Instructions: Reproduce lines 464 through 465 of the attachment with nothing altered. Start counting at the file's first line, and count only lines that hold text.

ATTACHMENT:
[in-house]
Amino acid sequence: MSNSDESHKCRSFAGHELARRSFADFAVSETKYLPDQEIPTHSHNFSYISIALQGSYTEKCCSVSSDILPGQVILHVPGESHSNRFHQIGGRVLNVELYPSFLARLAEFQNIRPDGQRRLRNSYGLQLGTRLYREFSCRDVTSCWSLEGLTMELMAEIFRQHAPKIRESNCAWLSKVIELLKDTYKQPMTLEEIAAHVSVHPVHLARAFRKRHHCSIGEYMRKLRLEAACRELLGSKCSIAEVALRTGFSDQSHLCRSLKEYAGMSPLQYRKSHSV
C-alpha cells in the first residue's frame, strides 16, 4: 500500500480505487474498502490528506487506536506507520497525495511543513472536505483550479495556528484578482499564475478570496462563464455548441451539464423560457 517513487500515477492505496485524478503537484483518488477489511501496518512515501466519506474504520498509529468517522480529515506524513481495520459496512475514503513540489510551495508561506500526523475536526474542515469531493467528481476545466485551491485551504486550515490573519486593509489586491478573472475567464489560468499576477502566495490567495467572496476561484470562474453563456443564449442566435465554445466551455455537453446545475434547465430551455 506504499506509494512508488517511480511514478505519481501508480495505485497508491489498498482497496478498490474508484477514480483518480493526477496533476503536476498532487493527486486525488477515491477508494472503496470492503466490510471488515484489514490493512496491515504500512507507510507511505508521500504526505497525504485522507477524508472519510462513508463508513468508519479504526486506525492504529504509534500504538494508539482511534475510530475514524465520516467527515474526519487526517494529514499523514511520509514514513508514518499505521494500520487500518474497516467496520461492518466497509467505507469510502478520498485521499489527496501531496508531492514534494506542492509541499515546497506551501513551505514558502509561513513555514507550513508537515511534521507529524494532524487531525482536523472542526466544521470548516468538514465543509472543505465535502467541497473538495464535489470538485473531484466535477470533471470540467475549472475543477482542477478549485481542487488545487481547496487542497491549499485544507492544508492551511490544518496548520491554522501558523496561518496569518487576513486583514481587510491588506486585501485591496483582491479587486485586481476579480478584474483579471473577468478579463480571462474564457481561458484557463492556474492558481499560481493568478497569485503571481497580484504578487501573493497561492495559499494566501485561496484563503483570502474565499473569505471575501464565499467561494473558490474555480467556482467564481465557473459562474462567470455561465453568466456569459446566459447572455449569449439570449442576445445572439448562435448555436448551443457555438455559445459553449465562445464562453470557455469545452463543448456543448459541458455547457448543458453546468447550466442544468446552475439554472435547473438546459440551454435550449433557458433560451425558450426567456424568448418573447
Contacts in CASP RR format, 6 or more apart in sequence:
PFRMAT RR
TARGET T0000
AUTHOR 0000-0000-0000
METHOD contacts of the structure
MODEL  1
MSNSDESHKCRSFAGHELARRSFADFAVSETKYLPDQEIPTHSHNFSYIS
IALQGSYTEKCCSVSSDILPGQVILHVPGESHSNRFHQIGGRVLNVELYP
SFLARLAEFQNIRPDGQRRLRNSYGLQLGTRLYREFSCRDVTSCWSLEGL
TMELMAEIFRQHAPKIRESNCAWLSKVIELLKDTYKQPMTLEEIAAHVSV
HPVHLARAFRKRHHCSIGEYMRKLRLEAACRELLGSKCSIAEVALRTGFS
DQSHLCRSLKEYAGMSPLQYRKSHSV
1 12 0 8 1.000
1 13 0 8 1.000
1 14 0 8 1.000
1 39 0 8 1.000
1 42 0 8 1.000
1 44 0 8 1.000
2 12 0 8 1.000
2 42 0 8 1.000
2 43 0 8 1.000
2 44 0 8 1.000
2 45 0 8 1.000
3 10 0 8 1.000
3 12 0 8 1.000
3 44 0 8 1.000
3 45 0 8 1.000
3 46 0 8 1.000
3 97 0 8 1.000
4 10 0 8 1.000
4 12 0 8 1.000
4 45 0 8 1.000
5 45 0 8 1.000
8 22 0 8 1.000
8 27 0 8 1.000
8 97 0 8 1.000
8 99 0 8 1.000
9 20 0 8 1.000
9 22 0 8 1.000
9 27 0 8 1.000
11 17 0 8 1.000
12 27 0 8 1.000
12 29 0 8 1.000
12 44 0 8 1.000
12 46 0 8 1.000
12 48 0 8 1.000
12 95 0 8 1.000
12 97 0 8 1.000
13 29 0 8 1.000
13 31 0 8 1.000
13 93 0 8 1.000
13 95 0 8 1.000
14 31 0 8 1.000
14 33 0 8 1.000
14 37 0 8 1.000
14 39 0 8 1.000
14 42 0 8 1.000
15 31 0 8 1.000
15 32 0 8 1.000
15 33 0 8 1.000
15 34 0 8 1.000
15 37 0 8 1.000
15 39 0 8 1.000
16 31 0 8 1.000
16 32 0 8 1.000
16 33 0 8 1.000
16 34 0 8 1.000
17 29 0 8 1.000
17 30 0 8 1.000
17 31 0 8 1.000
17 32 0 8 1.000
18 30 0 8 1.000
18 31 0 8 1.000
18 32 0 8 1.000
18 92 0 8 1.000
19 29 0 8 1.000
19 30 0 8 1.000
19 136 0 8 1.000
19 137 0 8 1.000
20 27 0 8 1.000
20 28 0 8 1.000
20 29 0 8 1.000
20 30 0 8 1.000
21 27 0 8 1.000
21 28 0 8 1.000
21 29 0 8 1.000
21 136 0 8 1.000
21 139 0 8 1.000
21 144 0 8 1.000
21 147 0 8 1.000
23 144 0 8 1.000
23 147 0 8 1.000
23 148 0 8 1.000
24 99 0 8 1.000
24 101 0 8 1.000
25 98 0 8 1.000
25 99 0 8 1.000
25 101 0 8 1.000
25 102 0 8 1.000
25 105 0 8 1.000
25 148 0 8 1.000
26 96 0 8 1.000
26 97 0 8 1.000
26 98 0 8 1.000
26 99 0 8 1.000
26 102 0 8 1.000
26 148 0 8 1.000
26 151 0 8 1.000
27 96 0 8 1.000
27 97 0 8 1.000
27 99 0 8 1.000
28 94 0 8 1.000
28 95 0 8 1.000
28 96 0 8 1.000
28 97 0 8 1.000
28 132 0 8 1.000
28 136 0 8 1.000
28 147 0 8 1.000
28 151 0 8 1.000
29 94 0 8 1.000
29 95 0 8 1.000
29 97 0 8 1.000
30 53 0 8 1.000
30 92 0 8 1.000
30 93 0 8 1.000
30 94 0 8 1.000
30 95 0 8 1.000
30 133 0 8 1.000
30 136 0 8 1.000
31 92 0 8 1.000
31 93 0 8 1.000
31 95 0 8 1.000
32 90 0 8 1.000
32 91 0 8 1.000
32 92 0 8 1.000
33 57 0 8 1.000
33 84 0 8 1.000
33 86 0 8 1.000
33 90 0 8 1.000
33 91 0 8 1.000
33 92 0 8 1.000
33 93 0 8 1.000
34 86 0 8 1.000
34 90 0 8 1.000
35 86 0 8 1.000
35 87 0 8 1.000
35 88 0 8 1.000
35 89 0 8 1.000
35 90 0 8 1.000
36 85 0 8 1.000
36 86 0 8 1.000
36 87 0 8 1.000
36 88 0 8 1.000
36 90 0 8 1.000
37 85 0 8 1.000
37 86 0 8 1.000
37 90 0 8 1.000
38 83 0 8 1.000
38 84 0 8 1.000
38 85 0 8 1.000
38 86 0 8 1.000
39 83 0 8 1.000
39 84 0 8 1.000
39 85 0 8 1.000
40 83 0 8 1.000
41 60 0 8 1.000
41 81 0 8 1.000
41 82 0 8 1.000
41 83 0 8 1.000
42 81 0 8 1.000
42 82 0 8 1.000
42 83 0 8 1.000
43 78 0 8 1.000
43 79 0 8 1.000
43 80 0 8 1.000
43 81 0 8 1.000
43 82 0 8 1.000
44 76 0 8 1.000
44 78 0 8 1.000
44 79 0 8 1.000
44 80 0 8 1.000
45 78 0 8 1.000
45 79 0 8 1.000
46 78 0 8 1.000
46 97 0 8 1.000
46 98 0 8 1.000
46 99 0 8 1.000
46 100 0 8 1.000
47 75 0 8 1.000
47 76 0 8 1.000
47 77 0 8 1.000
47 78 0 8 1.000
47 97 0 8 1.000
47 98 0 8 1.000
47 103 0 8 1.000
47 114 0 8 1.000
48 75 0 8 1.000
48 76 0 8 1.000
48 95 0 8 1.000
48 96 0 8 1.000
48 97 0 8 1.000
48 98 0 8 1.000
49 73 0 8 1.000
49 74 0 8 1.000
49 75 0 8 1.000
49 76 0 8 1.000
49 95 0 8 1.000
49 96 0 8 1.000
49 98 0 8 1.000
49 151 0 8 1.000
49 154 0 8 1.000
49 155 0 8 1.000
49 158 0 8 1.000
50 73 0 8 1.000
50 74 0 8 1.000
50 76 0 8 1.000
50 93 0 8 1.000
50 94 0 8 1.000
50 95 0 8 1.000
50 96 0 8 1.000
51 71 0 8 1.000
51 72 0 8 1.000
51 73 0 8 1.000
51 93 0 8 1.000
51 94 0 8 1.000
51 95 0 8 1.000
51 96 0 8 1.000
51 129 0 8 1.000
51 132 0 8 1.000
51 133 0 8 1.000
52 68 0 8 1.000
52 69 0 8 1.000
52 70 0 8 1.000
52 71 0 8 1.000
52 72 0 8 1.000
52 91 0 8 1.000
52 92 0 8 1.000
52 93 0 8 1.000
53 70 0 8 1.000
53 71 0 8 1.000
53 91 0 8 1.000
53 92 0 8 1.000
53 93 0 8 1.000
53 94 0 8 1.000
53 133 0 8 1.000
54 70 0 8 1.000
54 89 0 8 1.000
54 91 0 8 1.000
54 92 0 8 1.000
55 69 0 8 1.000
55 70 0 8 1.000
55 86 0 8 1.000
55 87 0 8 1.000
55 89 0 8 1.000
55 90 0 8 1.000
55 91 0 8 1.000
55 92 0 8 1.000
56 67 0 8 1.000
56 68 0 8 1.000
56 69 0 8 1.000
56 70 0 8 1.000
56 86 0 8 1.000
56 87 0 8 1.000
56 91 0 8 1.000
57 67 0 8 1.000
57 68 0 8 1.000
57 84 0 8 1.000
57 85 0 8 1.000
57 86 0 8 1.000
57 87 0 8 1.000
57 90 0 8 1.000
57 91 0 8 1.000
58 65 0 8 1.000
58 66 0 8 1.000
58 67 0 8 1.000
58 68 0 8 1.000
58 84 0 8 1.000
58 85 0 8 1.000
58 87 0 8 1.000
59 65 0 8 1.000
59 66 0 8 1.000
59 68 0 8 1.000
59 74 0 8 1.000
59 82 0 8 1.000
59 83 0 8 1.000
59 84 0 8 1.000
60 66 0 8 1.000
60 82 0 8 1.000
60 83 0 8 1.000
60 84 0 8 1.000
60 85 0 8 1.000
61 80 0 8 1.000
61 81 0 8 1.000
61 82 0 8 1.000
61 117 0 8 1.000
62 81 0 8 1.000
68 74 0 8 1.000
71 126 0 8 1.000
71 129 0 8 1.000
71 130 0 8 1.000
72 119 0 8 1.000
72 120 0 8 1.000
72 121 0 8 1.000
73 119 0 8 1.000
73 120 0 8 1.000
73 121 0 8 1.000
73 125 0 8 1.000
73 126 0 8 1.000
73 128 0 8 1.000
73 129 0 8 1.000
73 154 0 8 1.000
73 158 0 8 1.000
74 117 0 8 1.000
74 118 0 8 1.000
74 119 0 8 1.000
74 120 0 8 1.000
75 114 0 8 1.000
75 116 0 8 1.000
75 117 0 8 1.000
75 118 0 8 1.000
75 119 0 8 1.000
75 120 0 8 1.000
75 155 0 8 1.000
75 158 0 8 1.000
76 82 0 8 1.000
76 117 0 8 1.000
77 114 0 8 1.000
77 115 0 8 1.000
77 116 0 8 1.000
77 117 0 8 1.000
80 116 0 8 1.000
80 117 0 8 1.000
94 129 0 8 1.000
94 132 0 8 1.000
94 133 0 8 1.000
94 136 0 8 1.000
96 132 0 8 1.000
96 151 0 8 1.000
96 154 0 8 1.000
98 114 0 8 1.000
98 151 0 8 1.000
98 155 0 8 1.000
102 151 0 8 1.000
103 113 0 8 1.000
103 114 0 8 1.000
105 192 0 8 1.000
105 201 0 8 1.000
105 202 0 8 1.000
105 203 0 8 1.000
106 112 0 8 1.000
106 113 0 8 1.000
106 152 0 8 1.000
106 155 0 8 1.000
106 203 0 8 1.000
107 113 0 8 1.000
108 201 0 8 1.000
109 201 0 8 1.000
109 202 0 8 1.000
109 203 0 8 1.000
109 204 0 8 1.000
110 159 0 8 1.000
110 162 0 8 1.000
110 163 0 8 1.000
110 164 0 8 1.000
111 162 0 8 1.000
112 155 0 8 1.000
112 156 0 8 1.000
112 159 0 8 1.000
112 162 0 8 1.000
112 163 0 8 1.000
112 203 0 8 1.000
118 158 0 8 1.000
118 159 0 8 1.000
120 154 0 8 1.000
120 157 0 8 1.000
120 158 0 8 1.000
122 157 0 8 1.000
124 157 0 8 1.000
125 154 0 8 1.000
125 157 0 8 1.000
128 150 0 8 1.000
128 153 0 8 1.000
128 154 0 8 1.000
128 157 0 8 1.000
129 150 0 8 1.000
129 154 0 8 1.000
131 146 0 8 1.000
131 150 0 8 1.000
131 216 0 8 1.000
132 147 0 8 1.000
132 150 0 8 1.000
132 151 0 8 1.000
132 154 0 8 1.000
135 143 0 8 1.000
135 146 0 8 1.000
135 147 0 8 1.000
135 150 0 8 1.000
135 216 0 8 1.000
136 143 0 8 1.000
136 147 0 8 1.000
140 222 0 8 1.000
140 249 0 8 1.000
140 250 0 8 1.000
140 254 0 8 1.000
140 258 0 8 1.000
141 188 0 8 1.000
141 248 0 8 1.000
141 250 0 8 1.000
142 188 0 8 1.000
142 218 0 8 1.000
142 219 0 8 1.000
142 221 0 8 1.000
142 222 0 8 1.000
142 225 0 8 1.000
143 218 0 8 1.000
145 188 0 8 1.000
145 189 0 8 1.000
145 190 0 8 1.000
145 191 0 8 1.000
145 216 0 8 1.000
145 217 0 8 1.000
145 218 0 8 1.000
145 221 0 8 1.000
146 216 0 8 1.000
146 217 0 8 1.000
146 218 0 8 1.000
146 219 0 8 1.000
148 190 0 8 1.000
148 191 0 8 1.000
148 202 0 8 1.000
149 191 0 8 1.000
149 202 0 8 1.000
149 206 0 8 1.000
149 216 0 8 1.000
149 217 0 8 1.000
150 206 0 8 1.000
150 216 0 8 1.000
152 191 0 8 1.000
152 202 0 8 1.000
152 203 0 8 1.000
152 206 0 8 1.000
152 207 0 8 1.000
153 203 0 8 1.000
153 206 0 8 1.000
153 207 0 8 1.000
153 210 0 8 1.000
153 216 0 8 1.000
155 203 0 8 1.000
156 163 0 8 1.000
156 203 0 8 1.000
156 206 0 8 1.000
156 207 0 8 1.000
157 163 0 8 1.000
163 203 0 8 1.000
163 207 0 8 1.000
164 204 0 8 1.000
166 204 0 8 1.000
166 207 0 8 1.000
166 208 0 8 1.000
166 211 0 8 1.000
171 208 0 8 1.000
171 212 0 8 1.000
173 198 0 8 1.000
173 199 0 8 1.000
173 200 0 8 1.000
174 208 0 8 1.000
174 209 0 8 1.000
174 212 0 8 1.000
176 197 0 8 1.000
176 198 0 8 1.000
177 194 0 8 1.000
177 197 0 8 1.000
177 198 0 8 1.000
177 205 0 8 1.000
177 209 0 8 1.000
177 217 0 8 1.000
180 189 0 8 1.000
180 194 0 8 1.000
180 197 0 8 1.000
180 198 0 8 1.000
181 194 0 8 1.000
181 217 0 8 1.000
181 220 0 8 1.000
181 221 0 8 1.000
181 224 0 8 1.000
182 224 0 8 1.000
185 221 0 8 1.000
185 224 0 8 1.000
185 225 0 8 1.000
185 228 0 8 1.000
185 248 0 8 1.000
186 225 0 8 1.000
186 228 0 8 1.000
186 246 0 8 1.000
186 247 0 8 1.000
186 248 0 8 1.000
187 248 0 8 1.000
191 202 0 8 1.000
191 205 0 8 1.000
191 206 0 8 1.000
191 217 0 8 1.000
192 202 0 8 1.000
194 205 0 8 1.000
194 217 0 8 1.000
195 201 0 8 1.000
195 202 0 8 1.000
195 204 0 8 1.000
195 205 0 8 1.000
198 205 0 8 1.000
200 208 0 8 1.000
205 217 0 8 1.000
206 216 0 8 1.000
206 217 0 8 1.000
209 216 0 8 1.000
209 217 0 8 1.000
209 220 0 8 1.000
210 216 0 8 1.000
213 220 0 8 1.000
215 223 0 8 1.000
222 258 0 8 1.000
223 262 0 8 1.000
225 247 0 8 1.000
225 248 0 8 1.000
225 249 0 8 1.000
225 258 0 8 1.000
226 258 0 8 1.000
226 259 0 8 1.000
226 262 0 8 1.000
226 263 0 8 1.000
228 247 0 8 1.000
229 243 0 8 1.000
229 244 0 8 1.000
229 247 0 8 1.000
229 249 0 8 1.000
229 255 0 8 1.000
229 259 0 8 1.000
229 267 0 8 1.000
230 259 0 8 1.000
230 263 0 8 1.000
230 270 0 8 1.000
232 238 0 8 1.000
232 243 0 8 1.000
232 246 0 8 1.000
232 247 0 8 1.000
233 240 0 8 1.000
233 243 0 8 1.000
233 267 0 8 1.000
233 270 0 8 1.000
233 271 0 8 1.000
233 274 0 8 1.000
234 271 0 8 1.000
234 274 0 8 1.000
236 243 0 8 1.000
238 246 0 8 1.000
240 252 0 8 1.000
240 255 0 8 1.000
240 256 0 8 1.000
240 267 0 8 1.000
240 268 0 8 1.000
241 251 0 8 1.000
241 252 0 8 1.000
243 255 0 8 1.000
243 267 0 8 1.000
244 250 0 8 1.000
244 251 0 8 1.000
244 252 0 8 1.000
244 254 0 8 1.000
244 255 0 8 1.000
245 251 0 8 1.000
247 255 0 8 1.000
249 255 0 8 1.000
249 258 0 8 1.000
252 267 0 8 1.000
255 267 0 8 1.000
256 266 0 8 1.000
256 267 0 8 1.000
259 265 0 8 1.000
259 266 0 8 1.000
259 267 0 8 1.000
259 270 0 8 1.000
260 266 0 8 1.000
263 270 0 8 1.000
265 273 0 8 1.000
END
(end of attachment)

171 208 0 8 1.000
171 212 0 8 1.000